- People with disabilities are similarly doubly affected by heightened health risk factors as well as reduced access to basic services and overburdened household and social resilience networks that often serve as their primary source of support.
- Older people have faced heightened fear, anxiety, and depression during Covid-19; an increased risk of violence, abuse, and neglect; added challenges to livelihood opportunities and heightened risk of impoverishment; discrimination, being denied their rights, and had the exercise of their voice has limited throughout the pandemic.
- Migrants face added barriers to accessing health services and information, are rarely targeted by social protection systems or covered by existing labour laws, and many are less well connected to local support structures.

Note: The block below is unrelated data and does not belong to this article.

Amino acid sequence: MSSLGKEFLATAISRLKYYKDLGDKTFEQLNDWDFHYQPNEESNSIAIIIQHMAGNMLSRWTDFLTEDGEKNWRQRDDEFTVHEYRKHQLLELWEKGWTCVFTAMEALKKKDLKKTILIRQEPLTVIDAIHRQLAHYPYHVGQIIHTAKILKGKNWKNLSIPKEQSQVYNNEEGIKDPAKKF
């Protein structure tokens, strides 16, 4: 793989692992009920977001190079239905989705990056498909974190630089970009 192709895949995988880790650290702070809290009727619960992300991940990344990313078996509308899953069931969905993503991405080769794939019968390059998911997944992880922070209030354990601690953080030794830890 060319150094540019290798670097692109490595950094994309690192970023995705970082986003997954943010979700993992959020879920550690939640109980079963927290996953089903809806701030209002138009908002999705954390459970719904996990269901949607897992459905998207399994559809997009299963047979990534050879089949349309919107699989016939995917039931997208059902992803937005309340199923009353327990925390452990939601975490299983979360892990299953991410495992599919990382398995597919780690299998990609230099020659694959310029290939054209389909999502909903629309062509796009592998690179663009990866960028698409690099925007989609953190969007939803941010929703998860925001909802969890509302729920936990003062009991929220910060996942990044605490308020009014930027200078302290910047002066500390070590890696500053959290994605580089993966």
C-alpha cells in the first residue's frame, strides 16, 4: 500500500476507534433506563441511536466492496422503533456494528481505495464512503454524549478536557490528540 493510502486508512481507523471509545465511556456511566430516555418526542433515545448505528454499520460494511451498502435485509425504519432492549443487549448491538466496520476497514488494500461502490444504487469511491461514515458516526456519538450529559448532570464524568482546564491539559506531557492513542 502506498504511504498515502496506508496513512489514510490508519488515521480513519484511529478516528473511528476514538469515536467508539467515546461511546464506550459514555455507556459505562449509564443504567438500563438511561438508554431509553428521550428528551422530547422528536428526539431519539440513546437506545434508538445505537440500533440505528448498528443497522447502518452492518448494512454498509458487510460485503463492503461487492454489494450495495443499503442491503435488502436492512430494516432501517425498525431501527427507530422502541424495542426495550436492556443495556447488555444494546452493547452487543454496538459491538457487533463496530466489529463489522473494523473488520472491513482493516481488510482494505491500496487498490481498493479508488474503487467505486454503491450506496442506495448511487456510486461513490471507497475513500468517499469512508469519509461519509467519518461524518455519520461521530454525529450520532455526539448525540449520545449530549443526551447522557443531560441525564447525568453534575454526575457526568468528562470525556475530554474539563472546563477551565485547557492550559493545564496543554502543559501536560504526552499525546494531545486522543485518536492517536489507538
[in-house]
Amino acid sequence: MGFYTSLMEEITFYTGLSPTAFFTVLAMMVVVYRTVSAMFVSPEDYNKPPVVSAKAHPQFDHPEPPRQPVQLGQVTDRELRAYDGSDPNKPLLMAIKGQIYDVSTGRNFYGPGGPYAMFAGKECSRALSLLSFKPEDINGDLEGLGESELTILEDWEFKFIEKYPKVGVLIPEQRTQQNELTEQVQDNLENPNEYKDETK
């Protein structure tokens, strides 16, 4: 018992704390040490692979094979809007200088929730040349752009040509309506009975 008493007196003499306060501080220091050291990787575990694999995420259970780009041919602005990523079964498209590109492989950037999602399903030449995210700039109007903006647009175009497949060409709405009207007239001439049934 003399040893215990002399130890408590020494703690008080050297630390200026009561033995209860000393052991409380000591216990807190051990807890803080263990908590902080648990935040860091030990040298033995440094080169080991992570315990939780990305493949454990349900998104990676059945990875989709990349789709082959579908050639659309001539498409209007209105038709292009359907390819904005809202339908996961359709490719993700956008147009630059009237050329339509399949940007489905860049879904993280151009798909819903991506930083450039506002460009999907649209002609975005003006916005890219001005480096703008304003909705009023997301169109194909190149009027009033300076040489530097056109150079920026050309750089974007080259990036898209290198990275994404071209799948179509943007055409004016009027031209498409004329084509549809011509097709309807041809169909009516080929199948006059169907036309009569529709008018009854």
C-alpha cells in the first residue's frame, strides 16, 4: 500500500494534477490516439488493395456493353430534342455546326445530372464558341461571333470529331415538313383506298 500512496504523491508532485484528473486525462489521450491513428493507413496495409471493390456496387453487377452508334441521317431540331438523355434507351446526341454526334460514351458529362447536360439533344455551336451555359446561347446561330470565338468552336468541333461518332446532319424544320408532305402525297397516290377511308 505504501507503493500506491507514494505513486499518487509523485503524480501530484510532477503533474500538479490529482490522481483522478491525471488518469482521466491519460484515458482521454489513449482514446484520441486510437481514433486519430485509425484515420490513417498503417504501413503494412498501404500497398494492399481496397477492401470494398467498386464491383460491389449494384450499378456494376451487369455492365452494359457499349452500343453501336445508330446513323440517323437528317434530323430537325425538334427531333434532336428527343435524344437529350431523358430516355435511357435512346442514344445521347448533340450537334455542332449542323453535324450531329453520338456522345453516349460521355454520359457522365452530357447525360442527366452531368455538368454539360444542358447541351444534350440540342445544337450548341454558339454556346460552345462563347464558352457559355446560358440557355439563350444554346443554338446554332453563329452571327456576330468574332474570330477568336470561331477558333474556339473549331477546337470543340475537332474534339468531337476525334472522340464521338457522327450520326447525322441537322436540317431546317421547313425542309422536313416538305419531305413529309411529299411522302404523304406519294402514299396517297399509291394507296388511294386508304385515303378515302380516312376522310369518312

The gulf between awareness of the challenges faced by urban informal residents and the prevalence of policies and programmes to address these challenges is vast. Pre-pandemic analyses of risk factors in informal urban settlements and newly collected evidence from different contexts are widely available to understand the unique and pressing challenges that the pandemic poses to wellbeing in informal urban settlements. In contrast, there is little evidence of targeted policies and programmes to support people living in informal urban settlements. As a result, many communities have had to rely on their own limited resources and support networks to respond to the crisis. With the pandemic still directly impacting these areas, and social and economic disruptions likely to reverberate through these communities for years to come, there is an urgent need to narrow this gulf by introducing targeted measures to support informal urban settlements to cope with the Covid-19 crisis.